One passenger takes the only known photo of Flight 17, another records video before taking off. A woman who lost her brother on MH370 has now lost her stepdaughter on MH17. In the day after this tragedy there are stories of improbable loss and improbable survival. Deborah Feyerick takes a closer look.
It was the most promising lead in the search for Flight 370, but now investigators say those underwater pings did not come from the missing plane's black boxes. Those pings helped shape the search zone and set the path for the underwater sub. So where does the search go now? Anderson got the latest from Rene Marsh, aviation correspondent Richard Quest and analyst David Gallo, who co-led the search for Air France Flight 447.
Investigators looking for Flight 370 had little information to work with when they determined the missing plane likely crashed into the Indian Ocean off the coast of Perth, Australia. Now scientists and engineers are questioning everything from the satellite data to those pings heard deep underwater. They say Flight 370 may be nowhere near the current search zone, and it might not even be in the Indian Ocean. Ari Schulman wrote an extensive piece about this in the Atlantic. Anderson spoke with him, along with CNN Aviation Analyst Miles O'Brien and CNN Safety Analyst David Soucie.
After two months of searching, thousands of hours in the air and millions of square miles of ocean examined, there is still no sign of wreckage from Flight 370. The man in charge of finding the missing plane says it is time to go back and take another look at all the data. That includes those pings, that may or may not be from Flight 370's black boxes. Anderson discussed all of this with CNN safety analyst David Soucie and former Transportation Department Inspector General Mary Schiavo.
Malaysian authorities released their preliminary report on the disappearance of Flight 370 today. It is already raising questions about wasted time and wasted opportunities when the plane first vanished. Rene Marsh takes a look at what's in the report and what's not.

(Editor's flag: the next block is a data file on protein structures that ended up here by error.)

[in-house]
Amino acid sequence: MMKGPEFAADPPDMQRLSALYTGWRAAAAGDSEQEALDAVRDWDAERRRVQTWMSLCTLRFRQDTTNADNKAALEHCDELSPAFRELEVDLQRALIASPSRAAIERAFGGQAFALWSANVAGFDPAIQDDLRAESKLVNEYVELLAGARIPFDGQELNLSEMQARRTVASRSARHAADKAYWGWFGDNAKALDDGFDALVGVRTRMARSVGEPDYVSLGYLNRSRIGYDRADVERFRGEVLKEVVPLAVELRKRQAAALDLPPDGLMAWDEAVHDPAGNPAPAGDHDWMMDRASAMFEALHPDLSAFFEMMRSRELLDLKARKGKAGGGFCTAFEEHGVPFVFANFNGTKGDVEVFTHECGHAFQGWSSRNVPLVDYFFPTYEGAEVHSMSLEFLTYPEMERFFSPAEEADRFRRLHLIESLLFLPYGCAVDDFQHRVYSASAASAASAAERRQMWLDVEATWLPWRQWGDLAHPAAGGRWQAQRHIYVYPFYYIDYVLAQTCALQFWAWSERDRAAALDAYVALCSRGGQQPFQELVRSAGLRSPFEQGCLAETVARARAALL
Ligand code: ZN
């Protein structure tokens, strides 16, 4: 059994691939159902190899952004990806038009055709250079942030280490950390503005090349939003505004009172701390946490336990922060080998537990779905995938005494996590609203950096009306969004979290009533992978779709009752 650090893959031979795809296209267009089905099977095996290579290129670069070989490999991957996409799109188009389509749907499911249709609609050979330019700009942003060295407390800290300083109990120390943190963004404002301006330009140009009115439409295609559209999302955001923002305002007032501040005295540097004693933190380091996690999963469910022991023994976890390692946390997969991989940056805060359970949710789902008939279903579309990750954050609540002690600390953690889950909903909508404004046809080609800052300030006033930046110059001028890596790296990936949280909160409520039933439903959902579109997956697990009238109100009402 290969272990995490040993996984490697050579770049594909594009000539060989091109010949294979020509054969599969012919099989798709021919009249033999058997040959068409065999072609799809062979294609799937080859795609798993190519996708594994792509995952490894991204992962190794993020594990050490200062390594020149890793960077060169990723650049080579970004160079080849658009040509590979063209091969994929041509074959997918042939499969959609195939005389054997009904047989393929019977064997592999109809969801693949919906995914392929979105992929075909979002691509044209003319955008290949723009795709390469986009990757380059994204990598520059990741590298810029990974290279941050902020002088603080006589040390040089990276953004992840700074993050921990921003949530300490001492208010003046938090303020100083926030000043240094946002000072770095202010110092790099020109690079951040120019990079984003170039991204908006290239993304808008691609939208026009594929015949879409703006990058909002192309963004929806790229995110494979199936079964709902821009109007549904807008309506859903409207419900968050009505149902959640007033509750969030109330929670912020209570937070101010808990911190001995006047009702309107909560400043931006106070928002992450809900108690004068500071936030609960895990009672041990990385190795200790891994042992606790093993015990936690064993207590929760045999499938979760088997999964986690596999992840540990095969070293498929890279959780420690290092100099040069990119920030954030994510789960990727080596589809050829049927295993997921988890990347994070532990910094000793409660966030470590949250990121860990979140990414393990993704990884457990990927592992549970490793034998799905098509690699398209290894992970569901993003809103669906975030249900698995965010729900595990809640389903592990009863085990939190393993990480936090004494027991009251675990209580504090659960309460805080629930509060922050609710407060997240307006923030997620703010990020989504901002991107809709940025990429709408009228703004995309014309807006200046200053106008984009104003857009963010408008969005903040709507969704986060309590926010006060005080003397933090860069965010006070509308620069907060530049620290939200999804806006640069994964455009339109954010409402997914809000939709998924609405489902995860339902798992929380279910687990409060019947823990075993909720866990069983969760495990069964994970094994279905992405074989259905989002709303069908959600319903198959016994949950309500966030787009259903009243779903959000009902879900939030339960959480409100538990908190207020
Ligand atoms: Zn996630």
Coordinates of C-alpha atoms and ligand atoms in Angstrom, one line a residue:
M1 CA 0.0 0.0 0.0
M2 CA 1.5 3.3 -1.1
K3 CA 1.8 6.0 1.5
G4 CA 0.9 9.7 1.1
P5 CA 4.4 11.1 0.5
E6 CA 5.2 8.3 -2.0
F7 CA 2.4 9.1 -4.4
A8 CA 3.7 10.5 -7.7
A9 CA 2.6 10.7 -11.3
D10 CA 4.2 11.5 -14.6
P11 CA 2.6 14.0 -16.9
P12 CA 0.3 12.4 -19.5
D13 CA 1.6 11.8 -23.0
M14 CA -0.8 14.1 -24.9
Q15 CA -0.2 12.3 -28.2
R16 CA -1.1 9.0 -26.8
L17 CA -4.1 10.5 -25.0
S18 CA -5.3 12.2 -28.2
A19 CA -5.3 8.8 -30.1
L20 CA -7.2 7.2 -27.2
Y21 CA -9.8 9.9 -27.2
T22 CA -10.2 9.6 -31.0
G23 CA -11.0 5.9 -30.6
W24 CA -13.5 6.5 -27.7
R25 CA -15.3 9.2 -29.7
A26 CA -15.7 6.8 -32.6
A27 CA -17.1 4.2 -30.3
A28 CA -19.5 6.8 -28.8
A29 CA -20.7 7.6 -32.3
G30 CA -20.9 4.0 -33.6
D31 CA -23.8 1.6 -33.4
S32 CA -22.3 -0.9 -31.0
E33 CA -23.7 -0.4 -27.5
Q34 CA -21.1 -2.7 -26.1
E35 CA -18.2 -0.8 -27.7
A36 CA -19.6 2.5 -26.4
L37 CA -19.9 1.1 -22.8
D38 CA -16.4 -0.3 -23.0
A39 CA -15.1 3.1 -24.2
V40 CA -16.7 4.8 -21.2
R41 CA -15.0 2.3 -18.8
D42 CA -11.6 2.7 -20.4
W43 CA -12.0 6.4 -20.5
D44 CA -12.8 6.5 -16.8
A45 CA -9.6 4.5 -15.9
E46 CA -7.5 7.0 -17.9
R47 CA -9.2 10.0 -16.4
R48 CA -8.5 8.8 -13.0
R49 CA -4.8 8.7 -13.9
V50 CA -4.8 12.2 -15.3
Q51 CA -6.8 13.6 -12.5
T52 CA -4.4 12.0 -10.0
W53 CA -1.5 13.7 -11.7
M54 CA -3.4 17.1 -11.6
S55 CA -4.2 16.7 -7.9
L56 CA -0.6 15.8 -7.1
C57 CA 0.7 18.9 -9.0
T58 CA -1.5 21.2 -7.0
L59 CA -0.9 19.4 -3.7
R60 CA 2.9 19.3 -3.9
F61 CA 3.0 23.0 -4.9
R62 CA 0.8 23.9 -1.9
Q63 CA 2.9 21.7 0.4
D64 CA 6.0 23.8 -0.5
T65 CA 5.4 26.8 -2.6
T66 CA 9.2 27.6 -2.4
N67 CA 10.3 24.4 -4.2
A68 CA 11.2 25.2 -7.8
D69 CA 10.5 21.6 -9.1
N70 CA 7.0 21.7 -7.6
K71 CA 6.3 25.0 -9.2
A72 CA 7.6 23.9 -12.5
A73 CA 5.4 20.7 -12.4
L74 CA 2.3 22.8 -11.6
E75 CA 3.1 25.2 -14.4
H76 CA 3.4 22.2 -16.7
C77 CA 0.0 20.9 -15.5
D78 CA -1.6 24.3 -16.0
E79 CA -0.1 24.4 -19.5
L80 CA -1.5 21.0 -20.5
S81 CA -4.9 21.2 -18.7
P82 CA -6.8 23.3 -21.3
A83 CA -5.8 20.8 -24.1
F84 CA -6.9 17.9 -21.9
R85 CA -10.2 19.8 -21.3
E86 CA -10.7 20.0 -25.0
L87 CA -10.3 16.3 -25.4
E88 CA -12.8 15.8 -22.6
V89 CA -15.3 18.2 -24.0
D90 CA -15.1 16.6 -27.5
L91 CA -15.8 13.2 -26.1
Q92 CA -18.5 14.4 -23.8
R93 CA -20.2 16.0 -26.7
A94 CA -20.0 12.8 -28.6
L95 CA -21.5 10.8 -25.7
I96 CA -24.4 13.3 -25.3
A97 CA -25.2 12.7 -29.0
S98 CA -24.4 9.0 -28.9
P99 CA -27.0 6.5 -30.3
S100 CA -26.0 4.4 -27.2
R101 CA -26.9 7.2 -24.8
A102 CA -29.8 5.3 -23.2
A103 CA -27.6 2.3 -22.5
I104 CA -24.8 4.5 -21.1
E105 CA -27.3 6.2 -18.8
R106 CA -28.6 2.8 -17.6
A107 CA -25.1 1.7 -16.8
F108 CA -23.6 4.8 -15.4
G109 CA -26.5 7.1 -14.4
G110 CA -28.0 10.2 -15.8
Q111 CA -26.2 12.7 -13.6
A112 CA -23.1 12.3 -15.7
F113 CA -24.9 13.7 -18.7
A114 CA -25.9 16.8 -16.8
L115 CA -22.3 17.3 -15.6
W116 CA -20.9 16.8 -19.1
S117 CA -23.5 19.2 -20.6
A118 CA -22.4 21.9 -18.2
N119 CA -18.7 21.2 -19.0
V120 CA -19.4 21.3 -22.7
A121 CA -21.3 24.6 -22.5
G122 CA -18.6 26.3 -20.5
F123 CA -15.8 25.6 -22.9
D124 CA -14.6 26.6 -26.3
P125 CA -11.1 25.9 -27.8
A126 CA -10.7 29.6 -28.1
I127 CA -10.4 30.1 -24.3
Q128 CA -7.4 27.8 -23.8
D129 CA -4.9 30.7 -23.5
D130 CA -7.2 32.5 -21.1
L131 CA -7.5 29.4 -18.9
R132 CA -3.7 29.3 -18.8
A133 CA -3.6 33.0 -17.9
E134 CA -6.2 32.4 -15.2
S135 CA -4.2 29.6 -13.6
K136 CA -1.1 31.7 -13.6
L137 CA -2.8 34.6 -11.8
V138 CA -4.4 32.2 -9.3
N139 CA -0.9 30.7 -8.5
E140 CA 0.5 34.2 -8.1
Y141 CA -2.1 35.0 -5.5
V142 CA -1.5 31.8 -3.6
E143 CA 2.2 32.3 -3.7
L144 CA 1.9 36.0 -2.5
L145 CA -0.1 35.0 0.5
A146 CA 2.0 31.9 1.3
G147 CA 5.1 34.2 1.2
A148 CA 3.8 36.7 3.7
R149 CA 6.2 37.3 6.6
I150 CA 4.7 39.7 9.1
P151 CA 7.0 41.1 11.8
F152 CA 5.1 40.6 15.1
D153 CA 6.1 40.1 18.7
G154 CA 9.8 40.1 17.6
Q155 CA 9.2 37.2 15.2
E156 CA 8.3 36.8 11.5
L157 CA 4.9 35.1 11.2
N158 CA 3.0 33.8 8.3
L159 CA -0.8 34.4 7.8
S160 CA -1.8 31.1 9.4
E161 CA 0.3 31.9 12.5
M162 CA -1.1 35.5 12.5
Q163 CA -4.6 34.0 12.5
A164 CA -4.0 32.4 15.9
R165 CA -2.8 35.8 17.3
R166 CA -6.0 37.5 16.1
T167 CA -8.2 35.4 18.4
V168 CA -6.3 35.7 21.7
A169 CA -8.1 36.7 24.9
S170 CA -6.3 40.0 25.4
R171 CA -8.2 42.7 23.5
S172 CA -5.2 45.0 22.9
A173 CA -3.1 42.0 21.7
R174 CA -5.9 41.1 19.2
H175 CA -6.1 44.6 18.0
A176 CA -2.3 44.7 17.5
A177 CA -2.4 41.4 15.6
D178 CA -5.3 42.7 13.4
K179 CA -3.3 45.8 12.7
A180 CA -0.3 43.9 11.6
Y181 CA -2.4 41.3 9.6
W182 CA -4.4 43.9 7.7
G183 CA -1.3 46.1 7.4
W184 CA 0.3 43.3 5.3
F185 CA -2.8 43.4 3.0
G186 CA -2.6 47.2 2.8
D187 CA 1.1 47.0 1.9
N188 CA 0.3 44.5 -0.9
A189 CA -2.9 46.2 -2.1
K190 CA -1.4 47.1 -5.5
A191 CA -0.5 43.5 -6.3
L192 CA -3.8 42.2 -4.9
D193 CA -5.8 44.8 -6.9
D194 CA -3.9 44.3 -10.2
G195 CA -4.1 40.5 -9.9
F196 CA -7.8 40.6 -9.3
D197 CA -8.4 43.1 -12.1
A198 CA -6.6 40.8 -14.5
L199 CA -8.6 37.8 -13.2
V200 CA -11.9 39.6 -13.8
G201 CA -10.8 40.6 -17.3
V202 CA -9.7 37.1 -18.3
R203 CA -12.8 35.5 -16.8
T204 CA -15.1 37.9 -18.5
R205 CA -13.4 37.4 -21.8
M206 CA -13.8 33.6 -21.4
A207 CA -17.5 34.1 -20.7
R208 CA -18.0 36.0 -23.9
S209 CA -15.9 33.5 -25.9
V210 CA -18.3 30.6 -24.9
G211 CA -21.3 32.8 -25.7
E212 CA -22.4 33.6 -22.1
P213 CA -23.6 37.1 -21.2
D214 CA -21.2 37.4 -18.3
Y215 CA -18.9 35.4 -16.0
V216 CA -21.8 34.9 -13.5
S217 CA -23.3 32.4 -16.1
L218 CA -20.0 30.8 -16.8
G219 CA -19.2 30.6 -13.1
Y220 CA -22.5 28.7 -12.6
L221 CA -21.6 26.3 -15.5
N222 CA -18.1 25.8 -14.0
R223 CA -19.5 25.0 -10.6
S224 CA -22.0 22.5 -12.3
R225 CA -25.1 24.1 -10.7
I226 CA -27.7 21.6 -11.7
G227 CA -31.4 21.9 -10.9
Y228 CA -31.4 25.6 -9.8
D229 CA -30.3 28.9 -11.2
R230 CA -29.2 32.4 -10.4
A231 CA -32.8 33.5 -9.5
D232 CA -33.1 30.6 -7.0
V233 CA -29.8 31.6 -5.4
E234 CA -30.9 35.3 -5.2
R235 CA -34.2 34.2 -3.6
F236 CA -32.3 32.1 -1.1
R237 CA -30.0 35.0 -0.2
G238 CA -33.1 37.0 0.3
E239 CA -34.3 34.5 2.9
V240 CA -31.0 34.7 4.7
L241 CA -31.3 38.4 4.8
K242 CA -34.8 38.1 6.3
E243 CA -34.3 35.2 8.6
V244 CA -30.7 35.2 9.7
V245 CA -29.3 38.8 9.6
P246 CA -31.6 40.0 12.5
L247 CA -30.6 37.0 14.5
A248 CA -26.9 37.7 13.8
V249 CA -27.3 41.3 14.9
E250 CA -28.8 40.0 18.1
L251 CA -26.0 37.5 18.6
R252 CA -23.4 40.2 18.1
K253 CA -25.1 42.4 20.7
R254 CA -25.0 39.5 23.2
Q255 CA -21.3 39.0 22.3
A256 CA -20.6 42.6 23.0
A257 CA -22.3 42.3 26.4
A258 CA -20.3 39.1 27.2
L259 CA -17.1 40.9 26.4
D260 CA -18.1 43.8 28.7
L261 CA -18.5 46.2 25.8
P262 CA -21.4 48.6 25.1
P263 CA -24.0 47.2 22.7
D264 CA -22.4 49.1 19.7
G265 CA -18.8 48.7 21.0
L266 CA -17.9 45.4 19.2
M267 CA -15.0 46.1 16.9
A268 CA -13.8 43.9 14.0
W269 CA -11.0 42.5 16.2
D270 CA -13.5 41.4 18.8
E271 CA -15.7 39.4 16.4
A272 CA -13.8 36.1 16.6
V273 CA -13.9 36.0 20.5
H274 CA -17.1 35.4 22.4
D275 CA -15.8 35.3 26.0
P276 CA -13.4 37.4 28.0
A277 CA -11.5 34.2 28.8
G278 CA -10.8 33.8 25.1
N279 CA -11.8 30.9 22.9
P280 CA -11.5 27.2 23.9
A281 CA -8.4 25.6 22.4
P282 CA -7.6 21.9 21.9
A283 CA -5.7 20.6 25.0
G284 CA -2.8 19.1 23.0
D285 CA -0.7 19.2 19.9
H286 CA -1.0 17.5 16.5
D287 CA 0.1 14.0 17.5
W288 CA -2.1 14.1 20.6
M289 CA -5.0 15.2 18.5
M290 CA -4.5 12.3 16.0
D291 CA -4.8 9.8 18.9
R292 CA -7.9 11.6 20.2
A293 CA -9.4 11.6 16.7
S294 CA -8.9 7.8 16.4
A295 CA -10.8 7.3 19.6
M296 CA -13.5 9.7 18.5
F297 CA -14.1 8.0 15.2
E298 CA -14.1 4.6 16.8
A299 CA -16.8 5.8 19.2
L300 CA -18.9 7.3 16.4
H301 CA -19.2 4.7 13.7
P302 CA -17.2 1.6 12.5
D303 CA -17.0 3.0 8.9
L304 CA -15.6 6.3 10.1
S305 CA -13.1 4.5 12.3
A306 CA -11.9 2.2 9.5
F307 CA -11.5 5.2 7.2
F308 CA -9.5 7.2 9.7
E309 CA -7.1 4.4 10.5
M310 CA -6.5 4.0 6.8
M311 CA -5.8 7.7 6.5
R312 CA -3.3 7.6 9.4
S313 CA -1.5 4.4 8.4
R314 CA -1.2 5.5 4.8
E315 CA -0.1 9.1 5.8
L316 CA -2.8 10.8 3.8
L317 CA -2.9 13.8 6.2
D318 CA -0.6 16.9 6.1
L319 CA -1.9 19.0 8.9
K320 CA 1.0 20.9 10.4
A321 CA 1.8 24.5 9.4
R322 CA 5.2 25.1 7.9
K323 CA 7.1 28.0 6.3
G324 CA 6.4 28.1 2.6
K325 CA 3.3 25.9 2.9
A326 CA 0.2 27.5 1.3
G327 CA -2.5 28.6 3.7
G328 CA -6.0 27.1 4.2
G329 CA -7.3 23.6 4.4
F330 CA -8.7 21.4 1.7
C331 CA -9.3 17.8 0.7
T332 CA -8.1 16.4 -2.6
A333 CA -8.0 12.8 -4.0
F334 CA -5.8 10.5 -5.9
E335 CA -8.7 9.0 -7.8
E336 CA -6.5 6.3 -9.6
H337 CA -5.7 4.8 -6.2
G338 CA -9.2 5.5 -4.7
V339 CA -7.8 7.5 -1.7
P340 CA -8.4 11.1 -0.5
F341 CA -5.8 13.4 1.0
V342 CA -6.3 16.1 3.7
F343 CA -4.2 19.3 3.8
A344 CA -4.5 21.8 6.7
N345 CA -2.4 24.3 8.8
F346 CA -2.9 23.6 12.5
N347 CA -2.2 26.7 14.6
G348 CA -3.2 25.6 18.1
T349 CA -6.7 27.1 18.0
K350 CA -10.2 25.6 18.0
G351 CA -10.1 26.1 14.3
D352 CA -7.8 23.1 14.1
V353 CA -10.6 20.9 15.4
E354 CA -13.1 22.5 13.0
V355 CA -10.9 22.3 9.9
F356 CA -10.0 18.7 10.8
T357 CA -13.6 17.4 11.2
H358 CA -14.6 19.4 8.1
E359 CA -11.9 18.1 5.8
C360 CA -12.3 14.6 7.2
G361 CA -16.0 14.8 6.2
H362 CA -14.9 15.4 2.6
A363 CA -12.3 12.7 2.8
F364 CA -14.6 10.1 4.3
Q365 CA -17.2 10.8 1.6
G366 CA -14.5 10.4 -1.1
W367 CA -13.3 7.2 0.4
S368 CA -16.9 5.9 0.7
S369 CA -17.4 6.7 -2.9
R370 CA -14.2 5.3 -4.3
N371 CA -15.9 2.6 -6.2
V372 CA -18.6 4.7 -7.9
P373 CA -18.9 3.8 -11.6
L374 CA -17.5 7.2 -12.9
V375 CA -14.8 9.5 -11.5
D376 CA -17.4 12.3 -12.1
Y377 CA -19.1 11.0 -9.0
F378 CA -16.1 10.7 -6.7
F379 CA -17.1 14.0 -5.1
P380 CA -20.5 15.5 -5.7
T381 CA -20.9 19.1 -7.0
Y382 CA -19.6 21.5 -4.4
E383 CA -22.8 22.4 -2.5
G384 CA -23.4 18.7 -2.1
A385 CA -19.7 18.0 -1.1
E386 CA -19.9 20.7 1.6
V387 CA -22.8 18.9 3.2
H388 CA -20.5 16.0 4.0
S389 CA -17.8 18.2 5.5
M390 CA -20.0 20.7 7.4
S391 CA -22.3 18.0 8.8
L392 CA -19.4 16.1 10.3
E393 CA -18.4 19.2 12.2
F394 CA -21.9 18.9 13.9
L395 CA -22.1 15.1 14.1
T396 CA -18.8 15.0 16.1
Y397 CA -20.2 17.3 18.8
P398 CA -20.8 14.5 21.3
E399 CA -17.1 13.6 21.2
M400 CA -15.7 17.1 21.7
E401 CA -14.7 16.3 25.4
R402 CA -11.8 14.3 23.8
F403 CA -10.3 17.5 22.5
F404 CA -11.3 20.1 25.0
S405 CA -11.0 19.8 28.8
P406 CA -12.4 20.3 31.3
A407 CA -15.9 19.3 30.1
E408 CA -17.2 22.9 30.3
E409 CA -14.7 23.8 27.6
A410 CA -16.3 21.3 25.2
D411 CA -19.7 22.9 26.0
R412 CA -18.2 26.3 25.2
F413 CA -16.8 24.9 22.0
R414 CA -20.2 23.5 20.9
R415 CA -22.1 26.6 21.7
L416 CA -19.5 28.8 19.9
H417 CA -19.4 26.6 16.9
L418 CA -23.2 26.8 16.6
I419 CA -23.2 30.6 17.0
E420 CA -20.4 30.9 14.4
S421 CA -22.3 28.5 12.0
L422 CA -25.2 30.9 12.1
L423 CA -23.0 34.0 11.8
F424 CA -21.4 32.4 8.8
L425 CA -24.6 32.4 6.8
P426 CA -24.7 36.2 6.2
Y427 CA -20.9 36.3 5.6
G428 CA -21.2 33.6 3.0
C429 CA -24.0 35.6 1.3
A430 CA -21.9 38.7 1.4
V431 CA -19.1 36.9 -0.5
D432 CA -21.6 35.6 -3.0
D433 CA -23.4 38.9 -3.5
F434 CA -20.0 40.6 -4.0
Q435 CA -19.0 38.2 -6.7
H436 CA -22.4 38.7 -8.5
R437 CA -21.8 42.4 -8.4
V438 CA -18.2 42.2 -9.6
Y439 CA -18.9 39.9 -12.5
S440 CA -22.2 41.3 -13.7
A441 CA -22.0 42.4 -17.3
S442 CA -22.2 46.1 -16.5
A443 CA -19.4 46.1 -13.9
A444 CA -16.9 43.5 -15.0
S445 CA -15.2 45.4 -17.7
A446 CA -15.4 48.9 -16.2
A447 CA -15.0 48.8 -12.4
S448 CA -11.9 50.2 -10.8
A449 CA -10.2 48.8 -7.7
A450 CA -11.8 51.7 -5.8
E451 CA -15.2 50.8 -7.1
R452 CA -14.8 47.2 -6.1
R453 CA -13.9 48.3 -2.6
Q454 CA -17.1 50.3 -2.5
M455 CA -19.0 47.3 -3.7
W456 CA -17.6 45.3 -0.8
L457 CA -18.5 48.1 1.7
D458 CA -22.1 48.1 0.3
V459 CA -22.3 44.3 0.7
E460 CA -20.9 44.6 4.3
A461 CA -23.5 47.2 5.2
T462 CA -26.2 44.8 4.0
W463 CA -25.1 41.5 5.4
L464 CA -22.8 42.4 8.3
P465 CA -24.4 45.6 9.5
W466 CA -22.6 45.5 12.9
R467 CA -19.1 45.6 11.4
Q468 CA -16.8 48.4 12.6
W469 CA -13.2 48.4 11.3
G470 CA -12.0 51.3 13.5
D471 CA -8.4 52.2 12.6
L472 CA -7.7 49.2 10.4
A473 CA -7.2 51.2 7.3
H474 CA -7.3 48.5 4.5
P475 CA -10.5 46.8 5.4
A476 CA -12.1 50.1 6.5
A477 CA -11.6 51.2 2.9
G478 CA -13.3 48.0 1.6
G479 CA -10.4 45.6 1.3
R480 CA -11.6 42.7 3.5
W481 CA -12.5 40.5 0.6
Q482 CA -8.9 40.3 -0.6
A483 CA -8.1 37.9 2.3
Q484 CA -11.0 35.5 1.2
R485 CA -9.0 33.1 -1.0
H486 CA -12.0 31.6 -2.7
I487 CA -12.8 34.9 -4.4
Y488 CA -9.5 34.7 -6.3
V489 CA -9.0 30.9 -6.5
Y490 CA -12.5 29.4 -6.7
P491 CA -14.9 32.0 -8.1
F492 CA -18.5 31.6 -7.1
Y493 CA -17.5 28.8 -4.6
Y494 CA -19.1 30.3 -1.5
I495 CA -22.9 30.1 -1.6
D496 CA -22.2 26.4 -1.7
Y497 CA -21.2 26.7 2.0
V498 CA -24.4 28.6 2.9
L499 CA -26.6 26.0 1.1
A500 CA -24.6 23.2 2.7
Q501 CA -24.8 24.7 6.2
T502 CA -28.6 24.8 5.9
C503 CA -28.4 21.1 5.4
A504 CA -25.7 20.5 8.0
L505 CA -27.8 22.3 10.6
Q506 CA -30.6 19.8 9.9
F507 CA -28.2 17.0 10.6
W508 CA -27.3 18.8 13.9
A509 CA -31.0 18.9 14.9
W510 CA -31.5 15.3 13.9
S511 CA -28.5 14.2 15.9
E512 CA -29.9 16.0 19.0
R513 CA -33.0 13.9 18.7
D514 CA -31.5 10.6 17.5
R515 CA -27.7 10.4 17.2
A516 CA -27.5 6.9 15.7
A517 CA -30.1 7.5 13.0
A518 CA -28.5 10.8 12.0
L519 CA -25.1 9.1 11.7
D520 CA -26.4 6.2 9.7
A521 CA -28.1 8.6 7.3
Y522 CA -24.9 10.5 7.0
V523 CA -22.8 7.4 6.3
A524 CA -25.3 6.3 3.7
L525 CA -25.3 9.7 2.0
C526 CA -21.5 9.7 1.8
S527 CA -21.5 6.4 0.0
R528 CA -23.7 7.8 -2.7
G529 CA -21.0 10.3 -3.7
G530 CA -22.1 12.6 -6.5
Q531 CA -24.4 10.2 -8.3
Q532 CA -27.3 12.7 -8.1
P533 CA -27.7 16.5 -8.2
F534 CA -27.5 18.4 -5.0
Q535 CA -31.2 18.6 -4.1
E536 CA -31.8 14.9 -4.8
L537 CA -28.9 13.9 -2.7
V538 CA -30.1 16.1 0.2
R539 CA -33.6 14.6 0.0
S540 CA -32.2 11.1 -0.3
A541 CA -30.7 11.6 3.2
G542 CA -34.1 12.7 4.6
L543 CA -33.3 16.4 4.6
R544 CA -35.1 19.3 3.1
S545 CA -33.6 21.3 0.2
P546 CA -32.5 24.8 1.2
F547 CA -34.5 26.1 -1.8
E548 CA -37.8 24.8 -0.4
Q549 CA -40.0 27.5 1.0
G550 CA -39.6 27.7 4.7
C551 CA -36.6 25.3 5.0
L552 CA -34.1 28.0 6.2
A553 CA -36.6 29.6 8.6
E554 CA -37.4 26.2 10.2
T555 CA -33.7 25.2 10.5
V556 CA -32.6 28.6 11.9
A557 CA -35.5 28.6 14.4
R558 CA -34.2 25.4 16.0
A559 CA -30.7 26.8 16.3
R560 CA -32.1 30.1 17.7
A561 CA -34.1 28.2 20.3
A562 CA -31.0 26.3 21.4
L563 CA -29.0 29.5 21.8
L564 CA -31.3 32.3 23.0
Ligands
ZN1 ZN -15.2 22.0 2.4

Anderson broke down what's in the Malaysian report with aviation analysts Miles O'Brien and David Soucie, along with aviation correspondent Richard Quest and David Gallo, who was a co-leader of the Air France 447 search.
Bangladesh dispatched a pair of ships to the Bay of Bengal, where the company GeoResonance believes it spotted a plane underwater. The company believes it found the wreckage of a commercial airliner, and they alerted crews searching for Flight 370. The Bay of Bengal is thousands of miles away from the search zone off the coast of Perth, Australia. Anna Coren visited GeoResonance to find out why the company is so sure about its findings.
Anderson discussed this the technology with CNN aviation analysts Miles O'Brien and David Soucie, along with former Transportation Department Inspector General Mary Schiavo.
An Australian company is urging investigators to look for Flight 370 in the Bay of Bengal, thousands of miles away from the current search zone off the Australian coast. Scientists working for GeoResonance say they are not sure if they found the missing Malaysian Airlines jet, but they believe they did find a plane. Miguel Marquez has the latest on the findings GeoResonance says search officials are ignoring.
Anderson discussed the science behind these images with CNN analyst David Gallo, who co-led the search for Air France 447 and CNN aviation analyst David Soucie.
The Bluefin-21 sonar sub has nearly finished its search without spotting any sign of Flight 370. It has been seven weeks without solid answers about what happened to the missing plane and the 239 people on board. In the absence hard facts, alternative theories are popping up. Some of them are more plausible than others. Randi Kaye takes a closer look.
Anderson discussed what is being said about Flight 370 with Aviation Correspondent Richard Quest and Jonathan Kay, author of "Among the Truthers: A Journey Through America's Growing Conspiracist Underground."
It has been seven weeks since Steve Wang's mother disappeared on Flight 370. He is raising concerns that crews may not be searching in the right spot, and the Malaysian government is not sharing enough information with him and other families. Mr. Wang told Anderson, "We are asking questions to help them find the plane, but they said 'stop it.'"
Demands for answers are growing louder from those with loved ones who were on board Flight 370. CNN's Richard Quest tried to get some of those answers when he sat down for an exclusive interview with Malaysian Prime Minister Najib Razak. Richard pressed him about why military planes were not sent to investigate when Flight 370 turned off course. Prime Minister Razak also said he is not ready to declare Flight 370 and its passengers lost. Sarah Bajc's partner Philip Wood was on board Flight 370. She says her jaw hit the floor after hearing the Prime Minister's comments.
John Berman spoke with Richard Quest about his interview with Prime Minister Razak.